I’ve been collecting examples of writing and editing humour, and thought I’d post some spelling jokes today to give you a chuckle! (If you originated one of these and would like your name added to it, just let me know … and if you have other great examples, let me know and I’ll add them to the list, too). And keep posted for more writing and editing jokes upcoming in this series.
A spell chequer is nut a license two tern of yore brine. Them ridden grin squiggles err hopeful bit thy can effect you’re one I fur heirs.
(A spell checker is not a licence to turn off your brain. The red and green squiggles are helpful but they can affect your own eye or errors.)
When comforting a grammar nazi, I always say softly, “There, their, they’re.”
Homonyms are a reel waist of thyme.
Automatic Spell Checker:
Eye halve a spelling chequer / It came with my pea sea
It plainly marques four my revue / Miss steaks eye kin knot sea.
Eye strike a key and type a word / And weight four it two say
Weather eye am wrong oar write / It shows me strait a weigh.
As son as a mist ache is maid / It nose bee fore two long
And eye can put the error rite / Its rare lea ever wrong.
Eye have run this poem threw it / I am shore your pleased to no
It’s letter perfect awl the weigh / My chequer tolled me sew.
— Martha Snow (?)
Hints on Pronunciation for Foreigners:
I take it you already know / Of tough and bough and cough and dough?
Others may stumble, but not you, / On hiccough, thorough, laugh and through.
Well done! And now you wish, perhaps, To learn of less familiar traps?
Beware of heard, a dreadful word, / That looks like beard and sounds like bird.
And dead–it’s said like bed, not bead — / And for goodness’ sake don’t call it deed!
Watch out for meat and great and threat / (They rhyme with suite and straight and debt).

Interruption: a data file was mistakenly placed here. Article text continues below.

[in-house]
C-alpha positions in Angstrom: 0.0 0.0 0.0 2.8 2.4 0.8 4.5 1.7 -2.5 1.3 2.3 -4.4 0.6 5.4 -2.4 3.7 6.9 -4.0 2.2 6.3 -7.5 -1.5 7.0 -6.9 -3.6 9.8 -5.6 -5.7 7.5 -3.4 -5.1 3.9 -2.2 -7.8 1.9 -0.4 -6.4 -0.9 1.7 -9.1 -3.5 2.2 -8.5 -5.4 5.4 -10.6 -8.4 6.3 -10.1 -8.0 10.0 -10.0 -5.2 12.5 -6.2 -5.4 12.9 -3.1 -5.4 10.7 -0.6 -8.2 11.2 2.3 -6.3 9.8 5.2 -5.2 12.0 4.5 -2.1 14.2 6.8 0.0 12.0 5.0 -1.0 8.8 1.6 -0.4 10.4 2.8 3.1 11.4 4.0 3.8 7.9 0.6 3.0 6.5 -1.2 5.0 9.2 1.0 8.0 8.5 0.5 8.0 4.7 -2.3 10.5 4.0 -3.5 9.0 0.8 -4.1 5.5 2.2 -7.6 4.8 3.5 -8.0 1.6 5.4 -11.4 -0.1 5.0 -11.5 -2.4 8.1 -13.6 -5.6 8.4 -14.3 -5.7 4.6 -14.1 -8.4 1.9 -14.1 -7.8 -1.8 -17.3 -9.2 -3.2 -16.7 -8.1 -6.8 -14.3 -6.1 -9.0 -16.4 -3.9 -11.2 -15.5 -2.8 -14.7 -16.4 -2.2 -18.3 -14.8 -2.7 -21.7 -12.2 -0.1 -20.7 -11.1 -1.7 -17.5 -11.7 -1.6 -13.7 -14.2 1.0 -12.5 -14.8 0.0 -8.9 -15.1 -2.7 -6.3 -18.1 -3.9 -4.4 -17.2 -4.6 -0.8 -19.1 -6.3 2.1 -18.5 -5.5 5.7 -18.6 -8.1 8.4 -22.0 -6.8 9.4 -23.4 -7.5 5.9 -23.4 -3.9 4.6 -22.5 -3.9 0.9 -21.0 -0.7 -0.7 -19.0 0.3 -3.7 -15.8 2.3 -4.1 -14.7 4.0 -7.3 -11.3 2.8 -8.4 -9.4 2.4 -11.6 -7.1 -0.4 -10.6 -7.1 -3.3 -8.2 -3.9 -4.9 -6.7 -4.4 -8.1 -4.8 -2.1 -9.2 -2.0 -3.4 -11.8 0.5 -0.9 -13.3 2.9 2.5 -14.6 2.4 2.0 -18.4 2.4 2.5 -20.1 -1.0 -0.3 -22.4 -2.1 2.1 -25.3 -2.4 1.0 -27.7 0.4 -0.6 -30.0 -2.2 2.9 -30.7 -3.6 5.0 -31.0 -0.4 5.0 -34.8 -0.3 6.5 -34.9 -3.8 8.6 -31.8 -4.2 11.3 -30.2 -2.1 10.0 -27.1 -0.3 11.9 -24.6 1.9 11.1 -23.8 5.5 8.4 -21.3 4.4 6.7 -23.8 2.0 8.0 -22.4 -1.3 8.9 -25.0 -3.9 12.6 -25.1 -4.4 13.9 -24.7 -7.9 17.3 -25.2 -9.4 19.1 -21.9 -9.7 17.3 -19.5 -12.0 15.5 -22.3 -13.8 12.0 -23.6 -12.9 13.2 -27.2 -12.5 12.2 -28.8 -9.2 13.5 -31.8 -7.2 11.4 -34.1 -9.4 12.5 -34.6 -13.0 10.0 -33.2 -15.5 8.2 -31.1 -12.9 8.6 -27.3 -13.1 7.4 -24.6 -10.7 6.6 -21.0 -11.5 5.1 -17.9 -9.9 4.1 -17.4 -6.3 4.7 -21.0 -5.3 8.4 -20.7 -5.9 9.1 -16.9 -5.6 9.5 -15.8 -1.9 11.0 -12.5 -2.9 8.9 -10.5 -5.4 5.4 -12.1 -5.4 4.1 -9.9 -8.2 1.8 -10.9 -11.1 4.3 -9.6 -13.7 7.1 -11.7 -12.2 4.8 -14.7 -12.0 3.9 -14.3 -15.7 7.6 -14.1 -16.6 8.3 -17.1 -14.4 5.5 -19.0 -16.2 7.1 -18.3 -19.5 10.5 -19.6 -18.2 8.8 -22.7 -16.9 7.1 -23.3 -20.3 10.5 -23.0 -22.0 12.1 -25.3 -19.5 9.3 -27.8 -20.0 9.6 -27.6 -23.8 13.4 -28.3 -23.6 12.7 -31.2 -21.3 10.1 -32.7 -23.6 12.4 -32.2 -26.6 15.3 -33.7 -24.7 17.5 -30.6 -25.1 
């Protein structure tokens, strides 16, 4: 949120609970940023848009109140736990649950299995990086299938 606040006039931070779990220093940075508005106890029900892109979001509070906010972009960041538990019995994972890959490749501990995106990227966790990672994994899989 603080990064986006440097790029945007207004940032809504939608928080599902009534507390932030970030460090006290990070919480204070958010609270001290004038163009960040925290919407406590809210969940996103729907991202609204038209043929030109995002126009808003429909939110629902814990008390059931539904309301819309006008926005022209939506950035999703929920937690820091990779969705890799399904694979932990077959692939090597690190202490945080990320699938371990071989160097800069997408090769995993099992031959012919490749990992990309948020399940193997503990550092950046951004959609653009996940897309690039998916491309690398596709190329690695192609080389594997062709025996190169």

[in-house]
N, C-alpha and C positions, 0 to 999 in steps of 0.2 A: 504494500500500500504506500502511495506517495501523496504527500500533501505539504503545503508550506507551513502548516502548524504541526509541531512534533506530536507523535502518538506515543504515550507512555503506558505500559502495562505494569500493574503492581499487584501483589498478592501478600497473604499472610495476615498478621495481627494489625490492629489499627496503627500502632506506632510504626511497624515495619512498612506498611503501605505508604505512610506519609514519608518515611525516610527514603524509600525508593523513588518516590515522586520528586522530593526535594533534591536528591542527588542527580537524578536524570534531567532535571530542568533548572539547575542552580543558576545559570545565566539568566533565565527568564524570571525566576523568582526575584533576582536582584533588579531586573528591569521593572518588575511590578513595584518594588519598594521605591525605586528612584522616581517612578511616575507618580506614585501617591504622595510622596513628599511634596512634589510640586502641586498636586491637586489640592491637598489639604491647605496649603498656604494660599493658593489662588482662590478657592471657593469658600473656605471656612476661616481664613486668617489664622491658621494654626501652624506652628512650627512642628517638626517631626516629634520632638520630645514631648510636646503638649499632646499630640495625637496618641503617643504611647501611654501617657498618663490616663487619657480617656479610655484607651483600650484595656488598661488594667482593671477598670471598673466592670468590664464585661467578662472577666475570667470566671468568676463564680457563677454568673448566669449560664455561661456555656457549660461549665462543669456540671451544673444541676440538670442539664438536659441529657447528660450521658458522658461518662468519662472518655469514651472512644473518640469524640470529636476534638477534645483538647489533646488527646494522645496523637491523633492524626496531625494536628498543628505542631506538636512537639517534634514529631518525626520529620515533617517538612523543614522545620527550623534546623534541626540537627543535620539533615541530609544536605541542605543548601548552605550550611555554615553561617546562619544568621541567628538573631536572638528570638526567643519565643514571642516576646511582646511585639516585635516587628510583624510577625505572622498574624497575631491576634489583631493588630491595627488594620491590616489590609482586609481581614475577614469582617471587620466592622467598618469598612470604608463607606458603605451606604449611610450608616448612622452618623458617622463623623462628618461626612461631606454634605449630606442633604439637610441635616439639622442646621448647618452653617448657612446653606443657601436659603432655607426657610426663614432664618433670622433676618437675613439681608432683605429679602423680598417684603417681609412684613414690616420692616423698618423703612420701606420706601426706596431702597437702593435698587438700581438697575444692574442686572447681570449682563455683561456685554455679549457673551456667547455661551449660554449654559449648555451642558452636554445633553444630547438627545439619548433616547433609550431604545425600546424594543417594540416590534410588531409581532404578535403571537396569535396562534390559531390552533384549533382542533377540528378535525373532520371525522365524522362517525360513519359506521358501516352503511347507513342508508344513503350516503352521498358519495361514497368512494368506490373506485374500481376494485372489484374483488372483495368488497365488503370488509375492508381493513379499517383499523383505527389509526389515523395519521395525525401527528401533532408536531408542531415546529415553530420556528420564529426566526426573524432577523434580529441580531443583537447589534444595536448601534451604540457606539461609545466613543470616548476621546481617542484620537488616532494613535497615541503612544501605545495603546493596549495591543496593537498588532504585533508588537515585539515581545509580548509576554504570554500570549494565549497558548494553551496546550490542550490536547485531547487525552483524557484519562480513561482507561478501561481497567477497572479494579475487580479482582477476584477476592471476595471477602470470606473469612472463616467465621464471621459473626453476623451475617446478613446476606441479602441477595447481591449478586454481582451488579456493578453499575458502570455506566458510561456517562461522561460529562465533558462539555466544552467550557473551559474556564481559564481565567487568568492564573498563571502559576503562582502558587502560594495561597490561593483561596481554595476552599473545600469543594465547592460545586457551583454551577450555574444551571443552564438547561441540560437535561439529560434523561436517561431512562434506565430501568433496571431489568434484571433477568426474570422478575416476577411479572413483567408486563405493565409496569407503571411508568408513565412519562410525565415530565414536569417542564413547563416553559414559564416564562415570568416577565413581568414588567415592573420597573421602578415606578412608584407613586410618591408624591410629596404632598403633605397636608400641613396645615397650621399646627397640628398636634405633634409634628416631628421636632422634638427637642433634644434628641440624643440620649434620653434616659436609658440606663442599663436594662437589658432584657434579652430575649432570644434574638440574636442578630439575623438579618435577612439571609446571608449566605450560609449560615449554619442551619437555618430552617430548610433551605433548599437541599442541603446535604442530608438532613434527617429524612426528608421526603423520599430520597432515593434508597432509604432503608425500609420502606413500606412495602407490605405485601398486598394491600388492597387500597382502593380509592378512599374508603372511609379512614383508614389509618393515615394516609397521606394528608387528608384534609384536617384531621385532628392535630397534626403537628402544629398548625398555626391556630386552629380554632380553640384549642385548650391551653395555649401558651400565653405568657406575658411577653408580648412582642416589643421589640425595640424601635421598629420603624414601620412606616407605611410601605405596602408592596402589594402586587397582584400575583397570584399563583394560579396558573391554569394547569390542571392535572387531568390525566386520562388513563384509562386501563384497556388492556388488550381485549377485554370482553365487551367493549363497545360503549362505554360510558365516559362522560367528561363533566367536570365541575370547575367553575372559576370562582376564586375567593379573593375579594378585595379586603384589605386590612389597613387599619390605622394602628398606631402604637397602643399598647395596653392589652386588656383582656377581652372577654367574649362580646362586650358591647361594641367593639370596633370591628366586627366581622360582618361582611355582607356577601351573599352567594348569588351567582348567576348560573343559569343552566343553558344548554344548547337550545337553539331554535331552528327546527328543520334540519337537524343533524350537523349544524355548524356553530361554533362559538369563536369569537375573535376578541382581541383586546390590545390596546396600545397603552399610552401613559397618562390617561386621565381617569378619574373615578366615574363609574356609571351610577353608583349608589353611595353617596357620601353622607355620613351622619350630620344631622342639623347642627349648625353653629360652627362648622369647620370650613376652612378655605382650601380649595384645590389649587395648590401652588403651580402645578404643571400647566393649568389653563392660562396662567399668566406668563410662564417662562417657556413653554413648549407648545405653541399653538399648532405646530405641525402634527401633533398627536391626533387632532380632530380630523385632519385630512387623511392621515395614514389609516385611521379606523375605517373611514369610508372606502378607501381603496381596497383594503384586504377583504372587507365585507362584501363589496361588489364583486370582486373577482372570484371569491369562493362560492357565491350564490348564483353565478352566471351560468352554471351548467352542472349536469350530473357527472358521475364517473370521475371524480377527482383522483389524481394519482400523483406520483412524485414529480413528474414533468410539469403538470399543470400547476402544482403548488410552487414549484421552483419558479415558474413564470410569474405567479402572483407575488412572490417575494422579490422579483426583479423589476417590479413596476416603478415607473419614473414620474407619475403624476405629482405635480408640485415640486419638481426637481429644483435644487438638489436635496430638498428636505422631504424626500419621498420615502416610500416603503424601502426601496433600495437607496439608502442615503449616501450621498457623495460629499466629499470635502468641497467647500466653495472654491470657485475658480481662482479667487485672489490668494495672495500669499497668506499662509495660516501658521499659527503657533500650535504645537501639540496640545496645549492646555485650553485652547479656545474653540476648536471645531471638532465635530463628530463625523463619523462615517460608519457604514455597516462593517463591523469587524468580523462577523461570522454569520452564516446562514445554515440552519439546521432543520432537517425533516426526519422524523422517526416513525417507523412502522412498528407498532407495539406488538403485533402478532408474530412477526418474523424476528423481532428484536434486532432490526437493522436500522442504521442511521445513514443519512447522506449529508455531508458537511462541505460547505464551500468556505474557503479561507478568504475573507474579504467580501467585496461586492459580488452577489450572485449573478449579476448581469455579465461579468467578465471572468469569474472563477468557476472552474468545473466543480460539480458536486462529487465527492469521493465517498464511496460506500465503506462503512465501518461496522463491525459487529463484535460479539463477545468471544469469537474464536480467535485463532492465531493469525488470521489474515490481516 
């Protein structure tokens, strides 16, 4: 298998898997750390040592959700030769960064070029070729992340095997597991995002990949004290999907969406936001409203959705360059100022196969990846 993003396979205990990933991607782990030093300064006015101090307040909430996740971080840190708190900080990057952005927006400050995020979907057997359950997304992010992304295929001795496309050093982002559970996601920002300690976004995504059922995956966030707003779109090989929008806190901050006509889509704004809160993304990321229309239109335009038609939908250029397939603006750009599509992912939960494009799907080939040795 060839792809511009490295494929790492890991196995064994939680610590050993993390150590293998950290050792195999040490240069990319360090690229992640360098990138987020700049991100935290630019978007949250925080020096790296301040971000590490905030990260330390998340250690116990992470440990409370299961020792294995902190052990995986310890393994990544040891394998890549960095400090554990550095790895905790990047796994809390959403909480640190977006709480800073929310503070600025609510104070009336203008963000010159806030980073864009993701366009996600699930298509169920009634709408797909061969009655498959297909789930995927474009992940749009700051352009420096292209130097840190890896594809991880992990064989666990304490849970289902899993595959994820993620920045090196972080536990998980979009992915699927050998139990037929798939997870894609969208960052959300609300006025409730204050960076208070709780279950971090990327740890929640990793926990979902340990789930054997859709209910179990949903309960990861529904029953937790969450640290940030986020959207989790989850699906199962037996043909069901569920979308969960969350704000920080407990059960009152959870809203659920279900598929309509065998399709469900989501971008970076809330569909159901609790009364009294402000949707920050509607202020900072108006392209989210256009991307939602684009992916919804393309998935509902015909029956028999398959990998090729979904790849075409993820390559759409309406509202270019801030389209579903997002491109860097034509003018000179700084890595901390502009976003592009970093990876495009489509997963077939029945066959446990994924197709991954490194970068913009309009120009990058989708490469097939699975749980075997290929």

A moth is not the moth in mother, / Nor both in bother, broth in brother.
And here is not a match for there, / Nor dear and fear for bear and pear.
And then there’s dose and rose and lose– / Just look them up — and goose and choose,
And cork and work and card and ward, / And font and front and word and sword,
And do and go and thwart and cart — / Come, come, I’ve hardly made a start
— TSW (?)
(Note: Written by Gerard Nolst Trenite (1870-1946), this poem started off with 146 lines but it later grew to at least 274 lines. Here are some selections from the 5th revised edition by H.D. Tjeenk Willink & Zoon, 1929. You might want to look up the rest…or not! If you do, brave soul, check it out here.)
Dearest creature in creation, / Study English pronunciation.
I will teach you in my verse / Sounds like corpse, corps, horse and worse.
I will keep you, Susy, busy / Make your head with heat grow dizzy.
Tear in eye, your dress will tear. / So shall I! Oh hear my prayer.
Pray, console your loving poet, / Make my coat look new, dear, sew it!
Just compare heart, beard, and heard, / Dies and diet, lord and word,
Sword and sward, retain and Britain / (Mind the latter, how it’s written).
Made has not the sound of bade. / Say-said, pay-paid, laid, but plaid.
Now I surely will not plague you / with such words as vague and ague.
But be careful how you speak: / Say break and steak, but bleak and streak;
Previous, precious, fuchsia, via; / Cloven, oven, how and low,
Script, receipt, show, poem, and toe….
This is an unusual paragraph. I’m curious as to just how quickly you can find out what is so unusual about it. It looks so ordinary and plain that you would think nothing is wrong with it. In fact, nothing is wrong with it! It is highly unusual, though. Study it and think about it, but you still may not find anything odd. But if you work at it a bit, you might find out. Try to do without any coaching.
— author unknown
An Ode to the English Plural
We’ll begin with a box, and the plural is boxes,
But the plural of ox becomes oxen, not oxes.
One fowl is a goose, but two are called geese,
Yet the plural of moose should never be meese.
You may find a lone mouse or a nest full of mice,
Yet the plural of house is houses, not hice.
If the plural of man is always called men,
Why shouldn’t the plural of pan be called pen?
If I speak of my foot and show you my feet,
And if I give you my boot, would a pair be called beet?
If one is a tooth and a whole set are teeth,
Why shouldn’t the plural of booth be called beeth?
Then one may be that, and there would be those,
Yet hat in the plural would never be hose,
And the plural of cat is cats, not cose.
We speak of a brother and also of brethren,
But though we say mother, we never say methren.
Then the masculine pronouns are he, his and him,
But imagine the feminine: she, shis and shim!
— Richard Lederer
What other spelling jokes and ditties can we add to this list? Share yours! Thanks!
By the way, if homonyms trip you up, I’ve put together a couple booklets that will help you quickly and easily choose the correct word. Contact me for info on how to get Homonyms Part 1 A-L and Homonyms Part 2 M-Z.
Want to see more writing and editing humour? Check out these posts: